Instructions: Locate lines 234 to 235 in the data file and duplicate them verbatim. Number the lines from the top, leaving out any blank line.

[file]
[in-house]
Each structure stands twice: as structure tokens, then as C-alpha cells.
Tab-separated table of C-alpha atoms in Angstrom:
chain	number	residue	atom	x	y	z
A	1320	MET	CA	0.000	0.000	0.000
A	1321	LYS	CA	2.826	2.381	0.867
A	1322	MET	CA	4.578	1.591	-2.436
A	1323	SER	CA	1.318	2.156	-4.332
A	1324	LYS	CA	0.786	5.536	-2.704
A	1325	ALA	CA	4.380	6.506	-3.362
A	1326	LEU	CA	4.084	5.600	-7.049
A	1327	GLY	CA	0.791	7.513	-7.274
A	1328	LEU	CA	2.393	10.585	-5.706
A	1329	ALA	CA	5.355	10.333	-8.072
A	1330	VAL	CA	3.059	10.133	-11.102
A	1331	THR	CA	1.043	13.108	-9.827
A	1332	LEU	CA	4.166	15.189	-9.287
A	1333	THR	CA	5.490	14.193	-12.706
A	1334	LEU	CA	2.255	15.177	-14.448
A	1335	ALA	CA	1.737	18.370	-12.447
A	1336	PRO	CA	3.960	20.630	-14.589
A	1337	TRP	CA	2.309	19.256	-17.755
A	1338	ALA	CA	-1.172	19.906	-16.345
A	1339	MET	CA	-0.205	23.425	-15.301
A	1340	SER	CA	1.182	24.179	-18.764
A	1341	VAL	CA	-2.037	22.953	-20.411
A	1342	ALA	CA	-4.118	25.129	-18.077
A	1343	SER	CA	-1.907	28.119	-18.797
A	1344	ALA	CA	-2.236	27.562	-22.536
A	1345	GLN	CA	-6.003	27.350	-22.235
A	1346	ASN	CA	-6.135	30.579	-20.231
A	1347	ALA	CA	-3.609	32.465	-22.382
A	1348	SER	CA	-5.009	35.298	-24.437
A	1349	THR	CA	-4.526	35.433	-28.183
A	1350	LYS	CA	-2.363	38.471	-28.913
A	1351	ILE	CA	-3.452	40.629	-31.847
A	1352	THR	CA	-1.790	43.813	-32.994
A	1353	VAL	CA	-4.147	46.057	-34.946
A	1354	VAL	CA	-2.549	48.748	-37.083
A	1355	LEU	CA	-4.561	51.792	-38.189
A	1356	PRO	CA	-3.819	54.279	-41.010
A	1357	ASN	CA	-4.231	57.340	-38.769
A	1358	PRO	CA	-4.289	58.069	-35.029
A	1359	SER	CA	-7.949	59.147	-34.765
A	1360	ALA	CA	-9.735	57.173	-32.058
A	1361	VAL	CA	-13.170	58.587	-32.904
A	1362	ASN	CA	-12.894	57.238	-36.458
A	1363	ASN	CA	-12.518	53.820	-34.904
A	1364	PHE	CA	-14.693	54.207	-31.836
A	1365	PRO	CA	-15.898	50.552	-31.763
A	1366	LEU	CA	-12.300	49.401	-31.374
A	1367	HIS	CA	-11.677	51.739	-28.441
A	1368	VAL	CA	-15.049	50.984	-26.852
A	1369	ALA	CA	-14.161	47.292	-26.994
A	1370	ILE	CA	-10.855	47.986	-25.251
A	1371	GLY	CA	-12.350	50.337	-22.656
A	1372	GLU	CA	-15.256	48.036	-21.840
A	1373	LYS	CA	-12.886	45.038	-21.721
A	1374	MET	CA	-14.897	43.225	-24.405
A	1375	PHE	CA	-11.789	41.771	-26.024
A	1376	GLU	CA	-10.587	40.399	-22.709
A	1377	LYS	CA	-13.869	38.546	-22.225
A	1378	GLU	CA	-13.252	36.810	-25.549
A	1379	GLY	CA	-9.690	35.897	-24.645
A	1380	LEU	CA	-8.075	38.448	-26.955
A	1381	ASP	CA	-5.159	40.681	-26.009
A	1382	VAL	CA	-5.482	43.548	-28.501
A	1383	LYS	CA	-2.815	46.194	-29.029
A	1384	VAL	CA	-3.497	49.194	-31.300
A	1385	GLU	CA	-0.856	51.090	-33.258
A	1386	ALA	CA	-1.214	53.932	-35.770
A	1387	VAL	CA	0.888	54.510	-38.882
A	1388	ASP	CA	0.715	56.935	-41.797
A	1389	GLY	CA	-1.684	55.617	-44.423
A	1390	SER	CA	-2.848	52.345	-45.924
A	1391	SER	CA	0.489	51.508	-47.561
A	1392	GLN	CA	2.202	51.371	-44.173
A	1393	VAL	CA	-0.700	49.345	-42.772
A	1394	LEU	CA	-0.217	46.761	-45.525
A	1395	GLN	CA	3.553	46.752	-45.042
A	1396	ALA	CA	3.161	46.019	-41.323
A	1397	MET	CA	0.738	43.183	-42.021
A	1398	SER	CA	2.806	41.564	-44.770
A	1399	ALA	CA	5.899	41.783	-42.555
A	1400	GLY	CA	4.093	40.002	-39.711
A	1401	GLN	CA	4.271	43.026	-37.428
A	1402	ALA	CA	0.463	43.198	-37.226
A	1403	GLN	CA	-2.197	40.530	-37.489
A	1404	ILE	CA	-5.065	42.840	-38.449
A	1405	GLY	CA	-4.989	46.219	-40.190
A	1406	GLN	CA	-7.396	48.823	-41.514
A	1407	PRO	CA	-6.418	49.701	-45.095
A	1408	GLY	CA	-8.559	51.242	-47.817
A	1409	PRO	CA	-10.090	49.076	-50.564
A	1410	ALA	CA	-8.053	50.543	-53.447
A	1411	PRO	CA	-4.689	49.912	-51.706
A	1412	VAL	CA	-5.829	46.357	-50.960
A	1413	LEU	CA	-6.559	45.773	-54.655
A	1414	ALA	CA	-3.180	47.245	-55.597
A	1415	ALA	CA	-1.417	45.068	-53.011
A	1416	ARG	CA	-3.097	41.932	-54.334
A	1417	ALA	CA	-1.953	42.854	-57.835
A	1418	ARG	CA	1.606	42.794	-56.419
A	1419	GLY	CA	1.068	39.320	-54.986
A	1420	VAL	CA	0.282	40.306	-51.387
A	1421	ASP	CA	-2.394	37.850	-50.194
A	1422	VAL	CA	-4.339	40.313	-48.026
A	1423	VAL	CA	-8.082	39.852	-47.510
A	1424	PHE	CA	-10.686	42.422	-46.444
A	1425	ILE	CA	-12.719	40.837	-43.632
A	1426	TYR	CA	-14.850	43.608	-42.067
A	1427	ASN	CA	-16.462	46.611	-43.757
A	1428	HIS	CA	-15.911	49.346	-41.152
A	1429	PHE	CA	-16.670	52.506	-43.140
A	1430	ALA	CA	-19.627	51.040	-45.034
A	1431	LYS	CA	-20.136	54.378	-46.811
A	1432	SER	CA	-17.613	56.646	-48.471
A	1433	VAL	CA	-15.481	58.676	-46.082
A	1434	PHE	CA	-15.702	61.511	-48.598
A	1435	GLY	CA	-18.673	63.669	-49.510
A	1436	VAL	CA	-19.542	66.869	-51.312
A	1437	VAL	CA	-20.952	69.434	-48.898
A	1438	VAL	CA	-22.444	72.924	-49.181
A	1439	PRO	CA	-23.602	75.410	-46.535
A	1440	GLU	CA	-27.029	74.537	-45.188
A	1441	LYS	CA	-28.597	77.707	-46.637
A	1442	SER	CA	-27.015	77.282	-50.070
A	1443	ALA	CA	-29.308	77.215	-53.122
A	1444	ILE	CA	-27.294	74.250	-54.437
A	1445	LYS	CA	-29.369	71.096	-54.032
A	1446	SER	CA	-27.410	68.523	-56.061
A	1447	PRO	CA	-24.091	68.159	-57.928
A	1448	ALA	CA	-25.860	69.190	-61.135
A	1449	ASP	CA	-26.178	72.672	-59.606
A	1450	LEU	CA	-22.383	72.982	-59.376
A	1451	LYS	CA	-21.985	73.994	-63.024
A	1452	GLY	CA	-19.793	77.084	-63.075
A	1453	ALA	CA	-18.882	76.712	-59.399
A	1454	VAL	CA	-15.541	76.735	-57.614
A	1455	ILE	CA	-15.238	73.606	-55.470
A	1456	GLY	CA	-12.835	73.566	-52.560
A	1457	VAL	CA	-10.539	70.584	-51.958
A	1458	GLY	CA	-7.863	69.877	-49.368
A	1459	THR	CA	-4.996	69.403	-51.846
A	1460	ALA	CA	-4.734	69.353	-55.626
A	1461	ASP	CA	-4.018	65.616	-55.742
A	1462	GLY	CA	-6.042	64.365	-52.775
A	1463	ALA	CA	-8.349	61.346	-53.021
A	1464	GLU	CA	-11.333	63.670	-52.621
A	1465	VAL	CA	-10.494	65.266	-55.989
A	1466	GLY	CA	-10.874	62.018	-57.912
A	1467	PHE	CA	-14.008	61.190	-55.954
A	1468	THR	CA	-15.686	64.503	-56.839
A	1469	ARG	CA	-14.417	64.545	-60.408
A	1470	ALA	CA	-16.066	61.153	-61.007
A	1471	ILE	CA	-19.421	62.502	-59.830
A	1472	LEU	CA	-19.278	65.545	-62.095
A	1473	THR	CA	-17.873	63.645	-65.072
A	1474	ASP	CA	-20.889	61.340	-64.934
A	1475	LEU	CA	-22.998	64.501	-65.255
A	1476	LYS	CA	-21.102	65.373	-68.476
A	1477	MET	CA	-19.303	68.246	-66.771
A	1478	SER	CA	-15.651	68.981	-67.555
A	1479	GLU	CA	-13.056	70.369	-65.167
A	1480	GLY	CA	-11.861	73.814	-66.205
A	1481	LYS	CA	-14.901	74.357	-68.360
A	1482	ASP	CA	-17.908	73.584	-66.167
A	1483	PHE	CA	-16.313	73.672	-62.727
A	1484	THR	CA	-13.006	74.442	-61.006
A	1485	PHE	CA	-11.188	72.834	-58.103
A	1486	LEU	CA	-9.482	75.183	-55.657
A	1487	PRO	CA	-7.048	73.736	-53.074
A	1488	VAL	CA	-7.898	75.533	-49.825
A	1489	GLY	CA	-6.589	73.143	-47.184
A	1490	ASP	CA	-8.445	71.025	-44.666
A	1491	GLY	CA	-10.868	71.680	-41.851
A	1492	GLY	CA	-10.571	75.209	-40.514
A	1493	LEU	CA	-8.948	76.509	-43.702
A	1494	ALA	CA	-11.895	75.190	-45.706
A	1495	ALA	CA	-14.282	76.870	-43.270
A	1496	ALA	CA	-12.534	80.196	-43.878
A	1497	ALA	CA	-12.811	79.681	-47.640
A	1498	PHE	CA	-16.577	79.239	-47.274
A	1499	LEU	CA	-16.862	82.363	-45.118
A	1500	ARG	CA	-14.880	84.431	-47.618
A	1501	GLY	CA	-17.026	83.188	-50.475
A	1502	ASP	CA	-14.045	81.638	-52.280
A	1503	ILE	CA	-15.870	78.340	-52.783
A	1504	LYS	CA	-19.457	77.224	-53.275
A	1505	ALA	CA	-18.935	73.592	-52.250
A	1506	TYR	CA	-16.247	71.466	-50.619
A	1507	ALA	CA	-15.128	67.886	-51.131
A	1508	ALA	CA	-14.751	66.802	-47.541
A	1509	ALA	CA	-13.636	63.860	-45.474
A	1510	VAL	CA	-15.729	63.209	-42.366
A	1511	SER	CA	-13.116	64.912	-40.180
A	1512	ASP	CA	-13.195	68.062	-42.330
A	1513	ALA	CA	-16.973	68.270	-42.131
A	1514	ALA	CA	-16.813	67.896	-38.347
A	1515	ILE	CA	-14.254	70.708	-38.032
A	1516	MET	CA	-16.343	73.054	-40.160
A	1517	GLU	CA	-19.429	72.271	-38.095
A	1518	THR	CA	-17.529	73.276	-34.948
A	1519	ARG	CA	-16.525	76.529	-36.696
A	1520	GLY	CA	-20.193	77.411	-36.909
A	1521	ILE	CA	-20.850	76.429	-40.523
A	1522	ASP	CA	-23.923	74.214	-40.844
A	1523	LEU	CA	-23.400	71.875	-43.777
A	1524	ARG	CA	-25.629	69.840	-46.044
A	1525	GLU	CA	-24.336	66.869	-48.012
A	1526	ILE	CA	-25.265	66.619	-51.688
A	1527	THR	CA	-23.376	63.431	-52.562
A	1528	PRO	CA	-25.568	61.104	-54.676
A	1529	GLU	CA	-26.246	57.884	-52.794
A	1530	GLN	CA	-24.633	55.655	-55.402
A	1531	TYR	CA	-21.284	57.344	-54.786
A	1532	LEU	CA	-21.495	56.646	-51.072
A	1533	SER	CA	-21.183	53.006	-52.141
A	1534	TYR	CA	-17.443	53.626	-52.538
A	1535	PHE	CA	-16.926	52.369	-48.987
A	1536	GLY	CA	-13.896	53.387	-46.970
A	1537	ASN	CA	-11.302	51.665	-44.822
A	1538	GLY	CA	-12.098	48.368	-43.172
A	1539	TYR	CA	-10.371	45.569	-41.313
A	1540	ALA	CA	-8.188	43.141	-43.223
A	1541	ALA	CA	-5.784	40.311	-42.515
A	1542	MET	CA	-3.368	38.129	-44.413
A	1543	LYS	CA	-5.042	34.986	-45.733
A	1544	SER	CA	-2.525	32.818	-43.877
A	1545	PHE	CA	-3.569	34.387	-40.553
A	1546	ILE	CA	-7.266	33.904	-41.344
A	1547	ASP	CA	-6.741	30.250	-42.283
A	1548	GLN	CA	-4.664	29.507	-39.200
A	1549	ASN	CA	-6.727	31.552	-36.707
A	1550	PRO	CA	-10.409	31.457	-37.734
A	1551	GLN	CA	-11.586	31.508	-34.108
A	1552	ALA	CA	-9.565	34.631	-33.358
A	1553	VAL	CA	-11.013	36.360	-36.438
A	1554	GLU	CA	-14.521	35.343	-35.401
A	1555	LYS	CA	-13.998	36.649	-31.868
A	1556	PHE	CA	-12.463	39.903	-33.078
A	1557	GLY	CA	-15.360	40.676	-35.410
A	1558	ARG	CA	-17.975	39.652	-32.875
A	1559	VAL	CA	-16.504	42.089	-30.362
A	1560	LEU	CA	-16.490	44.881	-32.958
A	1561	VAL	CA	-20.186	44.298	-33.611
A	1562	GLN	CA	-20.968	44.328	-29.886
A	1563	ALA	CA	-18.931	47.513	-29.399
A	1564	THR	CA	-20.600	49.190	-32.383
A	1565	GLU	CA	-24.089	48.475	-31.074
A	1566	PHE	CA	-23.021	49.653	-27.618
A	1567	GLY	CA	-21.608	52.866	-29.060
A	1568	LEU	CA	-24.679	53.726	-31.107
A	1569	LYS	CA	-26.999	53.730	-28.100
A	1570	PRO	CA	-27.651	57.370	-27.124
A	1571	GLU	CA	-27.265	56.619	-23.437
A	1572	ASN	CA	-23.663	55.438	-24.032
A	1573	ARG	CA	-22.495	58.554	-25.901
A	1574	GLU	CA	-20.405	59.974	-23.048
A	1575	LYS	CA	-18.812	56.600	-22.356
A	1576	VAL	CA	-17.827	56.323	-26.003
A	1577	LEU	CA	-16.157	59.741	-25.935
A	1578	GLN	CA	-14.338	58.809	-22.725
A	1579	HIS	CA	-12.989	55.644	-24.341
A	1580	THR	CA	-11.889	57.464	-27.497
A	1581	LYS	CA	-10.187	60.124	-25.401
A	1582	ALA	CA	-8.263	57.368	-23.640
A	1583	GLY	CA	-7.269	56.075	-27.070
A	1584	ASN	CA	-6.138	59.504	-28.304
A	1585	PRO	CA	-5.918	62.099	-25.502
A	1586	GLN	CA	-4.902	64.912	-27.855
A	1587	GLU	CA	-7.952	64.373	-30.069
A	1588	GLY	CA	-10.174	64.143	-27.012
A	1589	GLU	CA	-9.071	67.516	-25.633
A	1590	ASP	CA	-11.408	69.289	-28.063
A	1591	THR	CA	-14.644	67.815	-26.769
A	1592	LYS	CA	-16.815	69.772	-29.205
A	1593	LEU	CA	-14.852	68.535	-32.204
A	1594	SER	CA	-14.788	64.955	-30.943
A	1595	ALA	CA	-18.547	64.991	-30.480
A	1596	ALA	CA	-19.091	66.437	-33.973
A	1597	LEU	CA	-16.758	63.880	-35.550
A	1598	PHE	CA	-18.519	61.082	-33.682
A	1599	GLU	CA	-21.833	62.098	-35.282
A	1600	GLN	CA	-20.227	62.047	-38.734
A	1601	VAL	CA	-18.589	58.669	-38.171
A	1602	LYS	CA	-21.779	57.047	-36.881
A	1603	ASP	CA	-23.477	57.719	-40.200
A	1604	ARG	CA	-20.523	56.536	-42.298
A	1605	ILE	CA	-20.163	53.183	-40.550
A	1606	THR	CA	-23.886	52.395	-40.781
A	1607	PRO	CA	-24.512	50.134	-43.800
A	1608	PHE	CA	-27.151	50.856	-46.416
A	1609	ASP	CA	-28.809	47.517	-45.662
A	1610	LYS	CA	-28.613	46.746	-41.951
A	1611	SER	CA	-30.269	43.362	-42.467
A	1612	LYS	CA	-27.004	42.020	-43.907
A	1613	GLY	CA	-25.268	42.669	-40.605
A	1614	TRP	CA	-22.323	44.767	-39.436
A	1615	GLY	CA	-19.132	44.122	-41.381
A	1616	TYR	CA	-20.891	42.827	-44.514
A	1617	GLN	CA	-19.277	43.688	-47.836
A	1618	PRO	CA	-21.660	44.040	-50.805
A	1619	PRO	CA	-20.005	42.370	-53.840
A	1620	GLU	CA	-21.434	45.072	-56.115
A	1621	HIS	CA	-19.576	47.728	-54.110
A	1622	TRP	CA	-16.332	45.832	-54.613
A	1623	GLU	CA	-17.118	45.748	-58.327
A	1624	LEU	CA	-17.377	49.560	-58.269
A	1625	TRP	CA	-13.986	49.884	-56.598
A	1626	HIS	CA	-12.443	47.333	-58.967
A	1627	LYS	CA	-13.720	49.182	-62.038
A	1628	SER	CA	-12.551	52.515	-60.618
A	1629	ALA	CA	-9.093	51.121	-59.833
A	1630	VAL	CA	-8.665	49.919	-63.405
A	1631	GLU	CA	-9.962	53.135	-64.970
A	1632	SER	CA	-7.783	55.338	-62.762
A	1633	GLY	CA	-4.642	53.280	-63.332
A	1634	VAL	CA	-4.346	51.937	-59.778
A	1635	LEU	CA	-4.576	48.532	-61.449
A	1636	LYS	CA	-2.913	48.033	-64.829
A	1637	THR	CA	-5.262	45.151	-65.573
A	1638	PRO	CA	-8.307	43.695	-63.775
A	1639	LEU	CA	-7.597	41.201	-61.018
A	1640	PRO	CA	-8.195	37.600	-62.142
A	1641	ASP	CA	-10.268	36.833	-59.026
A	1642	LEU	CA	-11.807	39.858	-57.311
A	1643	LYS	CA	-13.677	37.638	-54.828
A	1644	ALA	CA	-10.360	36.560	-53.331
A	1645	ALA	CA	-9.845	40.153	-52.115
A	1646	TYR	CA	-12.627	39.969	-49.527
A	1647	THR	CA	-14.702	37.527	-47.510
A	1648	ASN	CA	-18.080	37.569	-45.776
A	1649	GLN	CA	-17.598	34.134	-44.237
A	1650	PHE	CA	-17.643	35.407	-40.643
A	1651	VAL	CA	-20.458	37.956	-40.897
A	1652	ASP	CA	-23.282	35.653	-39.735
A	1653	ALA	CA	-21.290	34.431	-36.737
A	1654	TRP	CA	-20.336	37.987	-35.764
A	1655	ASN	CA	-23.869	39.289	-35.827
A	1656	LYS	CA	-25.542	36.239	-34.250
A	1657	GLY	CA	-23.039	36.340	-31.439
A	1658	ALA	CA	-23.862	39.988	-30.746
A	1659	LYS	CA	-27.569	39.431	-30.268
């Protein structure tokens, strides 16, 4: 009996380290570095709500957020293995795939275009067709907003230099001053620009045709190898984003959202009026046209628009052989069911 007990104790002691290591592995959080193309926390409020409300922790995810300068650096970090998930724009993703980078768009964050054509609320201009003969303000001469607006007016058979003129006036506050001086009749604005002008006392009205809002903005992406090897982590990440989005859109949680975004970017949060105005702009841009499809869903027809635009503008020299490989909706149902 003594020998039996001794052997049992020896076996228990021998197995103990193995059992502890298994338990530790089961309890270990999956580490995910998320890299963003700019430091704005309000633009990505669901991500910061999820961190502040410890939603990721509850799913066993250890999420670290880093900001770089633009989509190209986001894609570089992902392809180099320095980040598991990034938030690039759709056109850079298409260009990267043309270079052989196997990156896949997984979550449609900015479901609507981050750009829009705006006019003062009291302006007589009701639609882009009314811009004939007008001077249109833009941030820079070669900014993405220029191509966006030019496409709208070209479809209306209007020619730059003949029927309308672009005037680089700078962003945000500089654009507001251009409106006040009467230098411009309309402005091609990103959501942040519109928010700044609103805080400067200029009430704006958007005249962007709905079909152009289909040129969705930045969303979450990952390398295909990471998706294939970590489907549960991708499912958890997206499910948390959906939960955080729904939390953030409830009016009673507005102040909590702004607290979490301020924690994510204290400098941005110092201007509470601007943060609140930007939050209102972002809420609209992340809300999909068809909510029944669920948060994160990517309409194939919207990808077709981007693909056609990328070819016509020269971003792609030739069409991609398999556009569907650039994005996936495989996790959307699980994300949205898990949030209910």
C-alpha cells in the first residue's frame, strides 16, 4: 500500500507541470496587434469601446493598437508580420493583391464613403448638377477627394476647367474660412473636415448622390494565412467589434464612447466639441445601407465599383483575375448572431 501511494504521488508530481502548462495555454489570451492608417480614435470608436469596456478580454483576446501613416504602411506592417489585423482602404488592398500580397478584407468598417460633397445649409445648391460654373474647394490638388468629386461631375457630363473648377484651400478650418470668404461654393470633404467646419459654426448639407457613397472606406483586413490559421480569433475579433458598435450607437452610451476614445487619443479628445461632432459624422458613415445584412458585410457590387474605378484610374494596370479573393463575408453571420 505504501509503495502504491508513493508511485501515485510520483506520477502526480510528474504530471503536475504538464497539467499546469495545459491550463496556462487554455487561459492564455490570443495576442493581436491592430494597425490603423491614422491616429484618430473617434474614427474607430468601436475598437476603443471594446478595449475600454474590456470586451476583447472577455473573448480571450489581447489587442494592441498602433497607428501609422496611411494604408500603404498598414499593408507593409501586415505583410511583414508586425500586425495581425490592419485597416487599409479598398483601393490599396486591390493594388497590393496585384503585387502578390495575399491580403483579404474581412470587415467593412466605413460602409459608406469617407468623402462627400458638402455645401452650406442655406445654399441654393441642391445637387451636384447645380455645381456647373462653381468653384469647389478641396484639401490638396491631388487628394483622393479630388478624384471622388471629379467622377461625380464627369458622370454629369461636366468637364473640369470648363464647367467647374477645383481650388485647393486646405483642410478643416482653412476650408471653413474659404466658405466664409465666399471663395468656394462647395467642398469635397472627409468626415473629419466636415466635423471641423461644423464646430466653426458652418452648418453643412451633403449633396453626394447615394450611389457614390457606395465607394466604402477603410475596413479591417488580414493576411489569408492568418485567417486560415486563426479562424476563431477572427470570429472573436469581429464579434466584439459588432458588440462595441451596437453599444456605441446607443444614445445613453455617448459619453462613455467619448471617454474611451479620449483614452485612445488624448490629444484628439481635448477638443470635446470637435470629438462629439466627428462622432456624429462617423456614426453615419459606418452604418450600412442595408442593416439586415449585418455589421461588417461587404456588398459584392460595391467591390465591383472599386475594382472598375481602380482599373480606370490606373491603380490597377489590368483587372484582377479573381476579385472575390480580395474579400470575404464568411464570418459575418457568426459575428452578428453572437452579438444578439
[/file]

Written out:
A	1549	ASN	CA	-6.727	31.552	-36.707
A	1550	PRO	CA	-10.409	31.457	-37.734